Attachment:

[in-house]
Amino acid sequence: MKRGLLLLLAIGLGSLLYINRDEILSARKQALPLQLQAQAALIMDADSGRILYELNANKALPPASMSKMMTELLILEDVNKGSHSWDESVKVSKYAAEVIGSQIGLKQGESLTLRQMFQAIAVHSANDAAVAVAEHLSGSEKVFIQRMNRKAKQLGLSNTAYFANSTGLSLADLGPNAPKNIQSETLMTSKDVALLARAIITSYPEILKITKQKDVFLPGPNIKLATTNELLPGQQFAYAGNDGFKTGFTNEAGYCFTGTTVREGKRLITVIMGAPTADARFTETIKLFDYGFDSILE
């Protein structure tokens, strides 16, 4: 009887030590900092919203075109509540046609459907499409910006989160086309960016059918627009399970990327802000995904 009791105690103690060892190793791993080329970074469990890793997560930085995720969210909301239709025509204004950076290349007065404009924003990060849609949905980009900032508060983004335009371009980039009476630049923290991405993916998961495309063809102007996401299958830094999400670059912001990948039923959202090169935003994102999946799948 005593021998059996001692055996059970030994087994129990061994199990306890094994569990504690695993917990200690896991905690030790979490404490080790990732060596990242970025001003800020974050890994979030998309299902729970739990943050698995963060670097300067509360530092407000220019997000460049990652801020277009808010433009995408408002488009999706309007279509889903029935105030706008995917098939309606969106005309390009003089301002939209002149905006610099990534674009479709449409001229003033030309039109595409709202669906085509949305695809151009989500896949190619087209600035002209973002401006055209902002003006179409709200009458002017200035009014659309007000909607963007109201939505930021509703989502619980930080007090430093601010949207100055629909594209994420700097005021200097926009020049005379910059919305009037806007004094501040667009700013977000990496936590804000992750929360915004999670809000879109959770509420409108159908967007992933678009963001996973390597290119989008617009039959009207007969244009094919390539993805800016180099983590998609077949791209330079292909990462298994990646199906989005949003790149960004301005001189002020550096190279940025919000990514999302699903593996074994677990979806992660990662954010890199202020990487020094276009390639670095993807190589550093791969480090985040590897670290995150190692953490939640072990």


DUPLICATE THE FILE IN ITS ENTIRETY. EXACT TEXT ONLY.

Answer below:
[in-house]
Amino acid sequence: MKRGLLLLLAIGLGSLLYINRDEILSARKQALPLQLQAQAALIMDADSGRILYELNANKALPPASMSKMMTELLILEDVNKGSHSWDESVKVSKYAAEVIGSQIGLKQGESLTLRQMFQAIAVHSANDAAVAVAEHLSGSEKVFIQRMNRKAKQLGLSNTAYFANSTGLSLADLGPNAPKNIQSETLMTSKDVALLARAIITSYPEILKITKQKDVFLPGPNIKLATTNELLPGQQFAYAGNDGFKTGFTNEAGYCFTGTTVREGKRLITVIMGAPTADARFTETIKLFDYGFDSILE
């Protein structure tokens, strides 16, 4: 009887030590900092919203075109509540046609459907499409910006989160086309960016059918627009399970990327802000995904 009791105690103690060892190793791993080329970074469990890793997560930085995720969210909301239709025509204004950076290349007065404009924003990060849609949905980009900032508060983004335009371009980039009476630049923290991405993916998961495309063809102007996401299958830094999400670059912001990948039923959202090169935003994102999946799948 005593021998059996001692055996059970030994087994129990061994199990306890094994569990504690695993917990200690896991905690030790979490404490080790990732060596990242970025001003800020974050890994979030998309299902729970739990943050698995963060670097300067509360530092407000220019997000460049990652801020277009808010433009995408408002488009999706309007279509889903029935105030706008995917098939309606969106005309390009003089301002939209002149905006610099990534674009479709449409001229003033030309039109595409709202669906085509949305695809151009989500896949190619087209600035002209973002401006055209902002003006179409709200009458002017200035009014659309007000909607963007109201939505930021509703989502619980930080007090430093601010949207100055629909594209994420700097005021200097926009020049005379910059919305009037806007004094501040667009700013977000990496936590804000992750929360915004999670809000879109959770509420409108159908967007992933678009963001996973390597290119989008617009039959009207007969244009094919390539993805800016180099983590998609077949791209330079292909990462298994990646199906989005949003790149960004301005001189002020550096190279940025919000990514999302699903593996074994677990979806992660990662954010890199202020990487020094276009390639670095993807190589550093791969480090985040590897670290995150190692953490939640072990």